Tarana Burke: Me Too Hero

Tarana Burke has made it her mission to encourage young girls and women to tell their stories and heal together. In 2006, Tarana Burke founded Just Be Inc., a youth organization “focused on the health, well being, and wholeness of young women of color.” One part of the Just Be is the “me too” movement.

The idea for the movement came to Burke about a decade before the Just Be founding. Burke was working as a youth camp director when a young girl told Burke privately that her mother’s boyfriend was abusing her. Burke directed the girl to another female counselor who could “help her better.” Burke recalled the look of rejection on the girl’s face. In her own words, Burke says, “I watched her put her mask back on and go back into the world like she was all alone and I couldn’t even bring myself to whisper…me too.”

From then on, Burke realized that there was power in women sharing their stories of abuse and harassment with each other. She’s helped train abuse survivors to work as advocates and counselors. She’s also been a speaker at Philadelphia’s March Against Rape Culture.

 #MeToo

Tarana Burke’s hard work has received a lot of well-deserved media attention in the last few weeks and it all stems from the Harvey Weinstein scandal. The Harvey Weinstein sexual harassment scandal has exploded around Hollywood and America. This national discussion has inspired other people to come forward their own separate stories of sexual harassment, including actress Alyssa Milano who encouraged other women to share their stories with the “#MeToo” tag.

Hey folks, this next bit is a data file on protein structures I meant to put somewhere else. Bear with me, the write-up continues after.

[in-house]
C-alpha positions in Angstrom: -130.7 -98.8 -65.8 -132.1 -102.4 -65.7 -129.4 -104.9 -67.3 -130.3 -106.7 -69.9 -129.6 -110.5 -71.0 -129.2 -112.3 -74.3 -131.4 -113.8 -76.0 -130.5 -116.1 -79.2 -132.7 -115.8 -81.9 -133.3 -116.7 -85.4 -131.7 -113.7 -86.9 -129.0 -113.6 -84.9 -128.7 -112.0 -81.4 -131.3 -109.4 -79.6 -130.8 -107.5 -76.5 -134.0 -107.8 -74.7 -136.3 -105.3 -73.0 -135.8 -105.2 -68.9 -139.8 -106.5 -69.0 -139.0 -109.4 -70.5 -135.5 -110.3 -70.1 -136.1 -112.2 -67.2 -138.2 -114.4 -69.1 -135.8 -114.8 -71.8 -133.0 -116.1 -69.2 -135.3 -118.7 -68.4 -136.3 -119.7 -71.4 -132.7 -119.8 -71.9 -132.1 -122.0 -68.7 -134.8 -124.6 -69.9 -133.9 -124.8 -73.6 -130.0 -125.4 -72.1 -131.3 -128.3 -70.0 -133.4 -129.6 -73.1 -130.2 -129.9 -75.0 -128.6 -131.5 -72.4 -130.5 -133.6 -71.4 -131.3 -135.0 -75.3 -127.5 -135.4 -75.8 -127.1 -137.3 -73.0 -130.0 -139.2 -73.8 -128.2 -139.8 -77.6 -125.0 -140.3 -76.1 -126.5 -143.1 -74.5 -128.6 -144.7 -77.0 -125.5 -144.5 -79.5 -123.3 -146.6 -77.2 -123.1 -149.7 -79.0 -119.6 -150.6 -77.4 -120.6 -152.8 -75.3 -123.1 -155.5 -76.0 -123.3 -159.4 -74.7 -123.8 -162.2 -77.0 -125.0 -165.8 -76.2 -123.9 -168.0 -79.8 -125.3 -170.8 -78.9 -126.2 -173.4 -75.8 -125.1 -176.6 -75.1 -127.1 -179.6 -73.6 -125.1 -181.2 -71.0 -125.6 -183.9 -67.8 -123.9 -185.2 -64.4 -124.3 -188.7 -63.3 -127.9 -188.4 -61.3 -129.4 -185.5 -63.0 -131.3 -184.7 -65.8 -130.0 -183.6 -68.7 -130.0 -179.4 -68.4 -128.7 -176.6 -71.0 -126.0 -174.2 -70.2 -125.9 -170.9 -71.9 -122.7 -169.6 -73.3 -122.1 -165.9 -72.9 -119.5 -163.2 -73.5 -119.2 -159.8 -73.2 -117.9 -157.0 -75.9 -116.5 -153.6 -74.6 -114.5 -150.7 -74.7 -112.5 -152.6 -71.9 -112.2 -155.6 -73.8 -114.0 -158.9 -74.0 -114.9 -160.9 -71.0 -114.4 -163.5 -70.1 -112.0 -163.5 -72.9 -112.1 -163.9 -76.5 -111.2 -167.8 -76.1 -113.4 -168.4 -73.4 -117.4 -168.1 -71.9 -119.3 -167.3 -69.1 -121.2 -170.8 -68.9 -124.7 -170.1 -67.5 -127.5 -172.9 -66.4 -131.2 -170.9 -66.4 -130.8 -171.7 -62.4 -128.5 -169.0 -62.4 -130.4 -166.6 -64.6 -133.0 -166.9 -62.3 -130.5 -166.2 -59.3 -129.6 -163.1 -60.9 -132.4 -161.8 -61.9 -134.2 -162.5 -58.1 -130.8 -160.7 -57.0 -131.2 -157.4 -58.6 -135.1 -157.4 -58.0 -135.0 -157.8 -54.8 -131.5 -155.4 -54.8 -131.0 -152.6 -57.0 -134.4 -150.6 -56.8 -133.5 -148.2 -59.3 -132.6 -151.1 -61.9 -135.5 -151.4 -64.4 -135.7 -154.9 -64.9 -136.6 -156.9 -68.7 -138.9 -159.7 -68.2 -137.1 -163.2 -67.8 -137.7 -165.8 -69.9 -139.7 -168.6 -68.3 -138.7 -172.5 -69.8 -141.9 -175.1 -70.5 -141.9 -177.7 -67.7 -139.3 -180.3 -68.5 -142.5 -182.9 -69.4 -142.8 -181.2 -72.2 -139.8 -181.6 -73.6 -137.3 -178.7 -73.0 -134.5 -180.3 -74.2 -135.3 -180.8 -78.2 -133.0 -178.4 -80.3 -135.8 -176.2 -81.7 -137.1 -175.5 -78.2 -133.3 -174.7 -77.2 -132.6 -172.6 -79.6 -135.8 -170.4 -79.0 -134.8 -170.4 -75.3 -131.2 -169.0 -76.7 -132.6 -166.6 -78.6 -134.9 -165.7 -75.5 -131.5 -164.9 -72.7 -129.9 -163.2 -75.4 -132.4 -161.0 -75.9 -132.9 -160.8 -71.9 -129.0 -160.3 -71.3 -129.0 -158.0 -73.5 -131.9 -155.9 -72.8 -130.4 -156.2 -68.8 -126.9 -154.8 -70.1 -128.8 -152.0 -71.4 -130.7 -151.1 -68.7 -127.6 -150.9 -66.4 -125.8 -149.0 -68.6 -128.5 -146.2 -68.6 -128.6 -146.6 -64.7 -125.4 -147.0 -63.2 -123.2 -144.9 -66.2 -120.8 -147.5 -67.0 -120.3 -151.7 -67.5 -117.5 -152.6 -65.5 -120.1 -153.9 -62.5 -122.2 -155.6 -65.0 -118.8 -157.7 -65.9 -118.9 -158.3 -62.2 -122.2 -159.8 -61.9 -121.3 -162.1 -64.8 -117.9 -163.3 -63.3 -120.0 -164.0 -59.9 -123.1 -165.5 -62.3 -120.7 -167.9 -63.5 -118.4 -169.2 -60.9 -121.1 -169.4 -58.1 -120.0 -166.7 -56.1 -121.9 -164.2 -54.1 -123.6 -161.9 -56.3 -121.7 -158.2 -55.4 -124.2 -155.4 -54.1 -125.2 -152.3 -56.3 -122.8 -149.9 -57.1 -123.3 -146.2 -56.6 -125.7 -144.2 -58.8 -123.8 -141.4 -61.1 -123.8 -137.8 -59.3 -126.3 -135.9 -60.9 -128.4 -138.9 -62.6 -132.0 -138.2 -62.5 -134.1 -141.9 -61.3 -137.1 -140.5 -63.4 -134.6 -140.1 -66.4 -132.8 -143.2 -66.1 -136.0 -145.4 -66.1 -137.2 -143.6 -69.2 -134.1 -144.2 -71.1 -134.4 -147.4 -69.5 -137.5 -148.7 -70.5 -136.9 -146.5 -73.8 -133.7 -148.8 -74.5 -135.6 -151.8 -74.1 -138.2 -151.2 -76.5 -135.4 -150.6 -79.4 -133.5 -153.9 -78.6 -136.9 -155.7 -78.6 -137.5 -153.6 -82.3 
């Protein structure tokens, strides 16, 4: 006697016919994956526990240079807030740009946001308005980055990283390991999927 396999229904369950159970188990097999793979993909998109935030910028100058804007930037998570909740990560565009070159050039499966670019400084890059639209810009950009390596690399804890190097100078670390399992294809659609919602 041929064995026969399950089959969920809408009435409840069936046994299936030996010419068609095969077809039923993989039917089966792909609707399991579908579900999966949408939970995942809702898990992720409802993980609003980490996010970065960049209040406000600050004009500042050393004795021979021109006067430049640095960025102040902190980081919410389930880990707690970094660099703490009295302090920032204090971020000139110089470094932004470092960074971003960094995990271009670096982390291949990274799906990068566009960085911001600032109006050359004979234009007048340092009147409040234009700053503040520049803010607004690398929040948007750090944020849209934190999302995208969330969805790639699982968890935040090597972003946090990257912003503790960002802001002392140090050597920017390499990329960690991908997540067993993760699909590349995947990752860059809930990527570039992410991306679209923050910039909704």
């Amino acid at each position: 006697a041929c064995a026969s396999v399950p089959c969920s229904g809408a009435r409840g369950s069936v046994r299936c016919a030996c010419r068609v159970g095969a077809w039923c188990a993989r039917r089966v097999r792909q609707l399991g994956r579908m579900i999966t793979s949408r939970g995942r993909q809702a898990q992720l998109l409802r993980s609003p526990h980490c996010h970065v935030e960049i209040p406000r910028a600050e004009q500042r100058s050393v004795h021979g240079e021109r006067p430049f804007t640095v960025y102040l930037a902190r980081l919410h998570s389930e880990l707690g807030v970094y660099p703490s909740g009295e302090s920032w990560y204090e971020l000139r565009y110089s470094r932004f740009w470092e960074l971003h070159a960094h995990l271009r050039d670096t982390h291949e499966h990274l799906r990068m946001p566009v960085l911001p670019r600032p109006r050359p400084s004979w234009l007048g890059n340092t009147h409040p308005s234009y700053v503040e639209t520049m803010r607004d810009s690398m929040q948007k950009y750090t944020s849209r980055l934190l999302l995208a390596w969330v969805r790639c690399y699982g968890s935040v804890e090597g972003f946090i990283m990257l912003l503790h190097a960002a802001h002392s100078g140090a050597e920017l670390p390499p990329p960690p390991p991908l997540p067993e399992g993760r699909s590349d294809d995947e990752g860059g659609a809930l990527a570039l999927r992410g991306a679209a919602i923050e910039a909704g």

The hashtag caught on. Tons of brave women and some men spoke their truth. On Facebook, there were 12 million “#MeToo” posts, comments, and reactions in less than 24 hours. And within 48 hours there were nearly a million #MeToo tweets.

Since her October 15th posting, Milano has credited Burke as the creator of the Me Too movement.

Burke for her part is happy to see that the powerful phrase is catching on. In a recent interview, Burke reminded the public that #MeToo is not a moment, but a movement—a chance to elevate the conversation and provide empathy to survivors. You can read more of her interview here.

In honor of our Mindful Hero lets help support survivors and prevent violence. Consider volunteering at a local crisis center or violence prevention organization, such as RAINN (the Rape, Abuse, and Incest National Network). Or consider donating money to causes, such as Burke’s Just Be Inc.

Main photo credit: Screenshot / DemocracyNow!

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